Elucidating the neural mechanisms of stress: a 13C-NMR study of glutamate and neuronal-glial interactions
13C-Magnetic Resonance Spectroscopy (13C-MRS) is an emerging imaging modality that allows the measurement of concentrations and synthesis rates of glutamate, glutamine and GABA within precisely defined regions of the brain. The high chemical specificity of 13C can not only distinguish 13C isotope incorporation in different molecules but also into specific carbon positions within the same molecule. This provides a powerful means to follow the fate of non-radioactive 13C molecule through multiple metabolic pathways and separately quantify neuronal and glial metabolic fluxes. Unlike 1H spectroscopy which provides a measure of total glutamate, 13C-MRS allows us to investigate more sophisticated neuronal-glial interactions. There is a tight coupling between cellular energy metabolism and amino acid metabolism and this is exploited to investigate the workings of the glutamate-glutamine metabolic cycle. In addition to obtaining overall measures of metabolic fluxes between neuronal and glial compartments, the 13C-MRS technique allows the detection of metabolic end products specific to neuronal and glial metabolism which allows the delineation of glutamate concentration for the neuronal, glial and extracellular compartments separately.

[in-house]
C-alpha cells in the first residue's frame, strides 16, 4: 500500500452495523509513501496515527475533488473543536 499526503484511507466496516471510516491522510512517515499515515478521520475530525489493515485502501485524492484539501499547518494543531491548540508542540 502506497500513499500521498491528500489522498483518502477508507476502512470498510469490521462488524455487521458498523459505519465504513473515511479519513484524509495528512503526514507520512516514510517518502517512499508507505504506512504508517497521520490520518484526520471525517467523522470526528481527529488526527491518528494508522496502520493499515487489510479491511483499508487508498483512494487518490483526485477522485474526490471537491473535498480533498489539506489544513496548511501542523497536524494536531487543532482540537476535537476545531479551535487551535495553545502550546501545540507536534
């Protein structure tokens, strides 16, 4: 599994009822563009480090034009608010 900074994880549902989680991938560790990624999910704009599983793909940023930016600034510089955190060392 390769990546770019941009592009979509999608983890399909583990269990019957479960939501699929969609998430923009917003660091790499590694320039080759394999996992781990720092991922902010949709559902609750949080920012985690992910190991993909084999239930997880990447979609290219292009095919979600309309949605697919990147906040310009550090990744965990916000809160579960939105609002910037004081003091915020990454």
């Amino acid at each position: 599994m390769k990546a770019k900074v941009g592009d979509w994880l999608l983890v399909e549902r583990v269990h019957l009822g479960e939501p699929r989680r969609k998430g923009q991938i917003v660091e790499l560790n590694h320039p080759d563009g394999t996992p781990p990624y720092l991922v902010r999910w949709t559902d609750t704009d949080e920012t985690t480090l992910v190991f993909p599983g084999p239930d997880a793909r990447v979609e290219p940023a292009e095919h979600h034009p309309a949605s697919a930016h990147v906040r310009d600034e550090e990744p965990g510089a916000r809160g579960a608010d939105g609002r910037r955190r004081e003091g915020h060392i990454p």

The metabolism of brain glutamate is tightly coupled to a substrate cycle between neurons and glia and recently the regulation of these systems have been implicated in the pathophysiology of several psychiatric conditions including major depression. There is converging preclinical evidence that suggests that glutamate may be an important mediator of stress related neurobiological changes and it has been posited that glutamate excess may contribute to the observed cell changes. Whilst early studies of glutamate in depression have yielded inconclusive findings, numerous studies now paint a very different picture as to the role glutamate assumes in this condition. Recent studies show that acute stress results in a rapid efflux of glutamate into the extrasynaptic space in the hippocampus and prefrontal cortex in animals. Other studies report that glucocorticoid excess increases glutamate release in the CA1 region of the hippocampus and chronic stress increases extracellular levels in the CA3 region. Surprisingly, whilst numerous studies have investigated the relationship between stress and brain structure, there is a paucity of studies investigating the effect of stress on in vivo glutamate neurotransmission in humans.This PhD project seeks to investigate neurobiological changes associated with stress in humans, using in vivo 13C-Magnetic Resonance Spectroscopy and will explore key questions relating to the stress-diathesis model.
This project will be conducted at the Brain and Mind Research Institute. Ideally, PhD candidates should have a background in science, psychology, medicine, biomedical engineering, or other related neuroscience field. Experience with MRS acquisitions and analyses would be an advantage.
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The opportunity ID for this research opportunity is: 689
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